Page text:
Christianity 201

May 6, 2015

Conversion Conversations

Acts 8:30 Then Philip ran up to the chariot and heard the man reading Isaiah the prophet. “Do you understand what you are reading?” Philip asked.

31 “How can I,” he said, “unless someone explains it to me?” So he invited Philip to come up and sit with him…

…35 Then Philip began with that very passage of Scripture and told him the good news about Jesus…

…39 When they came up out of the water, the Spirit of the Lord suddenly took Philip away, and the eunuch did not see him again, but went on his way rejoicing.

The Conversation of God’s Witness and Acts 8:26-40

by Clarke Dixon

We share Jesus out of love. It was C.S. Lewis who said: “Christianity, if false, is of no importance, and if true, of infinite importance. The only thing it cannot be is moderately important.” Christianity is of course of infinite importance to the Christian, and so too, then, is sharing the faith with others. In fact to not do so will seem callous and cold.  So while Canadian society may have a ‘hushing’ effect on all who would proselytise, we will want to pick up our cross and follow Jesus. To do so is the loving thing to do.

Some of us have been enjoying the “Becoming a Contagious Christian” course where we are encouraged to enter into spiritual conversations with others. Phillip’s personal testimony to the Ethiopian eunuch in Acts 8 is one of a few Bible passages that gives a clear depiction of one person involved in such a spiritual conversation, leading another person to faith in Christ. As such there is much here for us to learn here, so let’s take a look:

Tune into the Lord’s leading and be obedient to it. Notice straight off that the Ethiopian may never have trusted and followed Christ had Phillip not been attentive and obedient to God’s leading in his life (see verses 26-30). Are we listening to God? Are we hearing His heart cry for those who are living, or more accurately dying, far from His presence and love?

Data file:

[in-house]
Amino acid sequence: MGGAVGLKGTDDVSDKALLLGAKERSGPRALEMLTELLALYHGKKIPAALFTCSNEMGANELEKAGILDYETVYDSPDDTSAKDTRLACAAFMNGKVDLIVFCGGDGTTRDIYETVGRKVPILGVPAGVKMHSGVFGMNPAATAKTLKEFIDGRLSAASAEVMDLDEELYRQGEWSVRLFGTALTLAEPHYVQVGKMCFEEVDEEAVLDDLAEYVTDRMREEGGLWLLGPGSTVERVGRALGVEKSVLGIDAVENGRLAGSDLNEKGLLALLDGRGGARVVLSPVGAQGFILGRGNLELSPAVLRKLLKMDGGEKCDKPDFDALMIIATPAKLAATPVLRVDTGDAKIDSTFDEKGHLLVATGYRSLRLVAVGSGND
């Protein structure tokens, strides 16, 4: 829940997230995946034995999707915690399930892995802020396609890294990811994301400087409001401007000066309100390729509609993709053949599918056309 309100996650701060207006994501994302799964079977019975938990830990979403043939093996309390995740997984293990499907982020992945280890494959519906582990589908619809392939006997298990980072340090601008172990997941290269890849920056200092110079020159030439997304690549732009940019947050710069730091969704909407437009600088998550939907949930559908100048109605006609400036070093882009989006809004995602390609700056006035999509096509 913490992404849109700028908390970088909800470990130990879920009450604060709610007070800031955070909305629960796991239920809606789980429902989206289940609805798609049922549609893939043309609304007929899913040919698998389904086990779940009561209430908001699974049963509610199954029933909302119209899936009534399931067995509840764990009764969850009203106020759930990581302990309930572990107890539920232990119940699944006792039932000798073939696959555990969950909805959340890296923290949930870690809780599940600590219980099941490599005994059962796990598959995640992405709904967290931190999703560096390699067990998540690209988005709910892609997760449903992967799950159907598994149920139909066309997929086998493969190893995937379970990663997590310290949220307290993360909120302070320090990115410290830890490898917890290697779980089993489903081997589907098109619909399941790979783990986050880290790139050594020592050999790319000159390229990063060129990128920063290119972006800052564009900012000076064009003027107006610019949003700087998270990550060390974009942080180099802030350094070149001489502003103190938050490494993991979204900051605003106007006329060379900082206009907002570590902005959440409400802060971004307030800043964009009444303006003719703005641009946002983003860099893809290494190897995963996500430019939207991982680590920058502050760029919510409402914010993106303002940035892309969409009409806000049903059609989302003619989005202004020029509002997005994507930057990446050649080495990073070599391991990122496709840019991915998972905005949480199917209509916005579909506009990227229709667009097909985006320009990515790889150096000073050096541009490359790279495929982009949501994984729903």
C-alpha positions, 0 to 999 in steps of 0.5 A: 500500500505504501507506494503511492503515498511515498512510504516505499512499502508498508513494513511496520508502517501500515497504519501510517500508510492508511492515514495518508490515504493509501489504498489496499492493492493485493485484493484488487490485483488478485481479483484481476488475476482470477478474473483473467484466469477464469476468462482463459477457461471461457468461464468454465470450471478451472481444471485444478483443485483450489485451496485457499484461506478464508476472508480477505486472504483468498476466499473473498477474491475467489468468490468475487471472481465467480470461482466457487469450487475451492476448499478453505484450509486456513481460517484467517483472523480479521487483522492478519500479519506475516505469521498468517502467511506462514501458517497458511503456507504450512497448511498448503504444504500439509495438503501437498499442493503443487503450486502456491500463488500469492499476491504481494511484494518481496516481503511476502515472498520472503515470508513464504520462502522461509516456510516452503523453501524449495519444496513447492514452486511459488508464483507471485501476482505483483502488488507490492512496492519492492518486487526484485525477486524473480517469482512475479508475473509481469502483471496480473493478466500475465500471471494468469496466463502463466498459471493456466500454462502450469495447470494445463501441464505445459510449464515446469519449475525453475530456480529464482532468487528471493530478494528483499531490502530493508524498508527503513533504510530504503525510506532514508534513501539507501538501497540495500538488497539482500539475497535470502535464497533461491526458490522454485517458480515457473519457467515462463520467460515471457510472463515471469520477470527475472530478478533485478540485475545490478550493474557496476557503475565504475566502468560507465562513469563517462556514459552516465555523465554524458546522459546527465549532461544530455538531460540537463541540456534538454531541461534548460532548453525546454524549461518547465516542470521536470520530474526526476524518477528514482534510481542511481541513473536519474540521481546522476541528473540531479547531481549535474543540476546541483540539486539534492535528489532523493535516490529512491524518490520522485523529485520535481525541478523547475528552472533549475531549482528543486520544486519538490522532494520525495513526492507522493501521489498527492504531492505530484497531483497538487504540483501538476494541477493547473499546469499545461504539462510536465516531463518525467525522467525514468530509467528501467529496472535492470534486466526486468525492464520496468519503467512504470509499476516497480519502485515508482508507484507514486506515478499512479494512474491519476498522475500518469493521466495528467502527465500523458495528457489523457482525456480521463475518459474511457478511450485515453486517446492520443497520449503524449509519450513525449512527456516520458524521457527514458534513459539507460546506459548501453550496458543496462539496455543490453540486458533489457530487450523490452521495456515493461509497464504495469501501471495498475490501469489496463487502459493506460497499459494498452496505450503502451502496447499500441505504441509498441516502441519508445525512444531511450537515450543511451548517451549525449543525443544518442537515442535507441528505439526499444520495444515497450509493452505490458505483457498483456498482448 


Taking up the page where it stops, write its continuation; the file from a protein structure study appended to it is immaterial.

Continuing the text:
Watch for opportunities to start conversations on spiritual matters. While the Lord led Phillip to the chariot, it would seem that Phillip took the initiative in speaking on spiritual matters (see verse 30). An air purifier salesman once came to our house and after a lengthy spiel asked the big question: “if you had the opportunity to live longer, would you take it?” Seizing an opportunity I asked “if you had the opportunity to live for eternity would you take it?” He spoke on air purity for what seemed like an hour while my wife and I listened attentively. I spoke about Jesus for what seemed like a minute or two and the salesman disappeared quickly. While my witnessing may seem to have ended in failure who knows but that the salesman may have thought about my big question every time he asked his. Watch for opportunities to speak about spiritual things, you just never know . . .

Begin with a question and engage in a conversation. Notice how Phillip asks a question of the Ethiopian not out of the blue, but tying in with what is already happening (see verse 30). Can we be watching for opportunities to ask appropriate questions, ones which engage a conversation? It is important that we do not ask a question so that we can open the door for a pre-canned ‘evangelistic sermon’ rather that we ask a question to open the door for a two way conversation. Phillip not only spoke to the Ethiopian eunuch, he also listened and heard him (see verses 30-35).

Watch for an interest. The Ethiopian’s curiosity is already sparked and he wants to hear more (see verse 30-31). Being respectful of others means being aware of when spiritual conversations are beginning, and when they are ending!